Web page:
There was a time when paneer was a once in a while treat, we would order it when we go to restaurants or buy for a stores on special occasions. Now, it’s so common that the fridge is always stocked with a block or two of paneer. My go to recipe for preparing this is Paneer butter masala, but palak paneer is a close second. I also add it in Pulaos or mixed vegetable curries. Another way to use it is as a sandwich or dosa filling. And that makes me realize how many more recipes I need to add to the blog!!

Coming to the recipe here, this is Saag paneer, another dish that I make often. Traditionally saag is served plain, not with paneer in it. Saag means greens and can be made with any greens available. If I see fresh mustard leaves at the Indian store, I buy it along with some spinach and methi leaves to make this. I use Instant Pot for making this instead of the stovetop pressure cooker.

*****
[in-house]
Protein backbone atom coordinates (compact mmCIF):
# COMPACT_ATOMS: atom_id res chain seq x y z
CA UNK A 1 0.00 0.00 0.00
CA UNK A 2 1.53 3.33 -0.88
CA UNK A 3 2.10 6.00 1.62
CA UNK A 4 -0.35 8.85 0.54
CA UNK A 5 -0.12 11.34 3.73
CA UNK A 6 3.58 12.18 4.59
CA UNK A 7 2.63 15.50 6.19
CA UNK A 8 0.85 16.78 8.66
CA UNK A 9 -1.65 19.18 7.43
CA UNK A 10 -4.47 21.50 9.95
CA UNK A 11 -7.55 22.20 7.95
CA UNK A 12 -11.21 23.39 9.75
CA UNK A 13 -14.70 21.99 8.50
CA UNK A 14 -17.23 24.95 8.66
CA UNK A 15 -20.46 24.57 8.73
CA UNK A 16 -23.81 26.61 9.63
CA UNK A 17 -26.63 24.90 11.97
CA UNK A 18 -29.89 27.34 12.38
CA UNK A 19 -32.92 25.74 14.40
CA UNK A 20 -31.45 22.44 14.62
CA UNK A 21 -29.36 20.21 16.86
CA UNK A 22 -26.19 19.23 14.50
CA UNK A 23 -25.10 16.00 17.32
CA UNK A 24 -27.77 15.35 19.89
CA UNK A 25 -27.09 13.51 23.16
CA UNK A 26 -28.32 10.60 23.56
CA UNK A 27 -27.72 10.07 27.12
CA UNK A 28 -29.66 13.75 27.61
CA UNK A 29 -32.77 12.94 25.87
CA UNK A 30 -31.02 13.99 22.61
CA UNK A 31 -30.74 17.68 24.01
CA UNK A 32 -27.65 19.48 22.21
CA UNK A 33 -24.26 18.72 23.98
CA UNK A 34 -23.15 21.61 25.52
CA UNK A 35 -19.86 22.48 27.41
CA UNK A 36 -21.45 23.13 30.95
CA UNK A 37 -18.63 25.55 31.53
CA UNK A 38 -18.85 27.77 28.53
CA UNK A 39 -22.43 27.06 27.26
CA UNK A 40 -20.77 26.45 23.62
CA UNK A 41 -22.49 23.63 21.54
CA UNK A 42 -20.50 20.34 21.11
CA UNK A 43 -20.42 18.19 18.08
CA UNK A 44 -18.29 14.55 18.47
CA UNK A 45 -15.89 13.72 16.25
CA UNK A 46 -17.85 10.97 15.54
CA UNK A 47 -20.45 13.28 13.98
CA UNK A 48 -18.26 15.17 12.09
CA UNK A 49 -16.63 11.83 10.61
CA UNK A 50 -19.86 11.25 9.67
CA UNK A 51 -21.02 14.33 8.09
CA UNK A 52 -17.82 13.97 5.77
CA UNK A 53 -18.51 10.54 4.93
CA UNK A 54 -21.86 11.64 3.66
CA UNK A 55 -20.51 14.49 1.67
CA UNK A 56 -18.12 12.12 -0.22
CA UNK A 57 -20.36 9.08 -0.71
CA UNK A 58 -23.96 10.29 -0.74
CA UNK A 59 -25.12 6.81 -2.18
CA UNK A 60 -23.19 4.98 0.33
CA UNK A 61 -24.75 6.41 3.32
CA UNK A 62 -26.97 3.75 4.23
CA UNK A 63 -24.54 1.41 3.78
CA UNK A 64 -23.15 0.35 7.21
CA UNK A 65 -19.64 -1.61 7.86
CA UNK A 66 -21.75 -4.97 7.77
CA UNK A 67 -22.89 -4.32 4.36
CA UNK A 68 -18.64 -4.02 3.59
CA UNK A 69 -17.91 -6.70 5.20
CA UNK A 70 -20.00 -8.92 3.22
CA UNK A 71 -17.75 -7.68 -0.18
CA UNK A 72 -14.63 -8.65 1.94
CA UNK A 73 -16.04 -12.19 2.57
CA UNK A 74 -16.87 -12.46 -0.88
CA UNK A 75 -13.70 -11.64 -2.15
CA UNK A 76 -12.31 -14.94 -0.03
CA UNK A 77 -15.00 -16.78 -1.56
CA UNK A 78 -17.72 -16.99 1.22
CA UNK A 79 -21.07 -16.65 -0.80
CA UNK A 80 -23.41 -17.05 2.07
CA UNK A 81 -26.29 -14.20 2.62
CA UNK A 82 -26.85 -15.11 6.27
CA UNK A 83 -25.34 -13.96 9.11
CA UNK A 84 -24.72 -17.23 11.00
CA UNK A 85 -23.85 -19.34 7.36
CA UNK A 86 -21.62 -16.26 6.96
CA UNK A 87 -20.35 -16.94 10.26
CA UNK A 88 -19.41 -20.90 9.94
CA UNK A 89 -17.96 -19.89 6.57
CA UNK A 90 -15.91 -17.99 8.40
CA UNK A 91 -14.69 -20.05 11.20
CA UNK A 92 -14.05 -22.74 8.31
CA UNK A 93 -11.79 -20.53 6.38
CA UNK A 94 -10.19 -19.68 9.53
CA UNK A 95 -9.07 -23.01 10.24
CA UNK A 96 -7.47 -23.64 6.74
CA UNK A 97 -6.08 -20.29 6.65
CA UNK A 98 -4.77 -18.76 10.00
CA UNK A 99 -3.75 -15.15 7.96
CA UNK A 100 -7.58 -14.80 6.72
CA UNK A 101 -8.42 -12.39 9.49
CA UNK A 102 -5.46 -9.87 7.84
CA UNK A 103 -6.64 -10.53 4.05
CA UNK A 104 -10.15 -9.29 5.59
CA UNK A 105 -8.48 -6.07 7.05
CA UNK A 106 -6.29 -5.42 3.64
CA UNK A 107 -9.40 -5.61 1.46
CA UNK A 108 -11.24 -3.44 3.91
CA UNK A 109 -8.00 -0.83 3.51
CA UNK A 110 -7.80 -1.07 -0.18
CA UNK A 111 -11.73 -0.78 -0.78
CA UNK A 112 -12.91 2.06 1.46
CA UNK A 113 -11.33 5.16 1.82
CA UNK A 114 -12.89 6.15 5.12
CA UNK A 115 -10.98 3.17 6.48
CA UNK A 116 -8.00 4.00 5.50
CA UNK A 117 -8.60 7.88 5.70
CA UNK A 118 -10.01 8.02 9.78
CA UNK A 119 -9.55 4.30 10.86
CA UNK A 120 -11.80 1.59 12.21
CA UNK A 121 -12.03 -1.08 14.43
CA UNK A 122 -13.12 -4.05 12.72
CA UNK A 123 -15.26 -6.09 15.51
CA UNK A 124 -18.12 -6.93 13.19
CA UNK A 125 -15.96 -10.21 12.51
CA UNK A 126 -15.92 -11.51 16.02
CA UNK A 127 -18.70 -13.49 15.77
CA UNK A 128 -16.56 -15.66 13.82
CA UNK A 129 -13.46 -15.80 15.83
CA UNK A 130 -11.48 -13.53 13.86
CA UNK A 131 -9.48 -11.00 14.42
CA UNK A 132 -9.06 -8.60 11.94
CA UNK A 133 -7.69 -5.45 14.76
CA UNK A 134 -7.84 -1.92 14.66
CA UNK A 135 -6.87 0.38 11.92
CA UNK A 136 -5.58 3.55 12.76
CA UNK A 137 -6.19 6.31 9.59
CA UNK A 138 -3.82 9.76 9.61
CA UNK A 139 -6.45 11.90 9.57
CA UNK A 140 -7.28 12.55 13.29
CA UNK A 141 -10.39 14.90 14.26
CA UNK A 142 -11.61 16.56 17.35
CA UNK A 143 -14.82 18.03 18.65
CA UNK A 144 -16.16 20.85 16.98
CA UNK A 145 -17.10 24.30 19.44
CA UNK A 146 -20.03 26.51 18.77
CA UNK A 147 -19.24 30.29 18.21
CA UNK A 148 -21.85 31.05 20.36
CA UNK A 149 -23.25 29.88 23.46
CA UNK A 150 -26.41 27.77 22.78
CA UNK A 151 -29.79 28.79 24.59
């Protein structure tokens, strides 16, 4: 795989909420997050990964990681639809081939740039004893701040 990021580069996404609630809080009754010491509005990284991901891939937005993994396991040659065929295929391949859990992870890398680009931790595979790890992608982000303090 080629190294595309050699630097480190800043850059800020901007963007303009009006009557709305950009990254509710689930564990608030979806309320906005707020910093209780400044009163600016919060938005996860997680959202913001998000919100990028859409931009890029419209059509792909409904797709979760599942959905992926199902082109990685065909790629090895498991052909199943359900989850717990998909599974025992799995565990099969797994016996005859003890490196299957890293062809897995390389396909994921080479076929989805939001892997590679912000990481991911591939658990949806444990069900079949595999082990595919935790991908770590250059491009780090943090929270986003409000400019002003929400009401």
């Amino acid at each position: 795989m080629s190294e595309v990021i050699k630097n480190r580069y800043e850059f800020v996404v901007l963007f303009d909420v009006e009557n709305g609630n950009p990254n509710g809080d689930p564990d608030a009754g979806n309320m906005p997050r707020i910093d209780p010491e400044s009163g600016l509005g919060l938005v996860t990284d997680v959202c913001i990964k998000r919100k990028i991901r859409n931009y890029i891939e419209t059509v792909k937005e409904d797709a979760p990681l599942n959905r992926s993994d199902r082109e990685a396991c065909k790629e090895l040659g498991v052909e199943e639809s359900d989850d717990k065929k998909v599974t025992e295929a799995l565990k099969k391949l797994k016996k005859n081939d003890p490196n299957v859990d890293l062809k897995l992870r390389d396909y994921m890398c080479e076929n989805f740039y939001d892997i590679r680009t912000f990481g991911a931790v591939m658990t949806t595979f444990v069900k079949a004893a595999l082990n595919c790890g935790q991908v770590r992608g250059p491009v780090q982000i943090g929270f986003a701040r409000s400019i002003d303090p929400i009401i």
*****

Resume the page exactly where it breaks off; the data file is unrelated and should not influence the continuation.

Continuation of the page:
Read on for the recipe.

Recipe source : Veg Recipes of India

Ingredients:

  • 2 cups spinach leaves
  • 1 cup methi leaves
  • 1 bunch sarson ka saag
  • 1 big onion, roughly chopped
  • 3 medium tomatoes, roughly chopped
  • 2″ piece ginger
  • 6 garlic cloves
  • 4 green chilies
  • A pinch of hing
  • 2 cups water
  • 2 tablespoons corn flour (yellow maize flour)
  • Salt as needed
  • 200 gms paneer, cut into cubes
  • Ghee

Method:

  1. Wash the leaves well to remove any dirt. Roughly chop it. Add the spinach, methi, saag, chopped onion, chopped tomatoes, ginger, garlic, chilies, hing and water to the Instant Pot or a pressure cooker. Cook for about 8 minutes or 8 whistles. Let the pressure naturally release.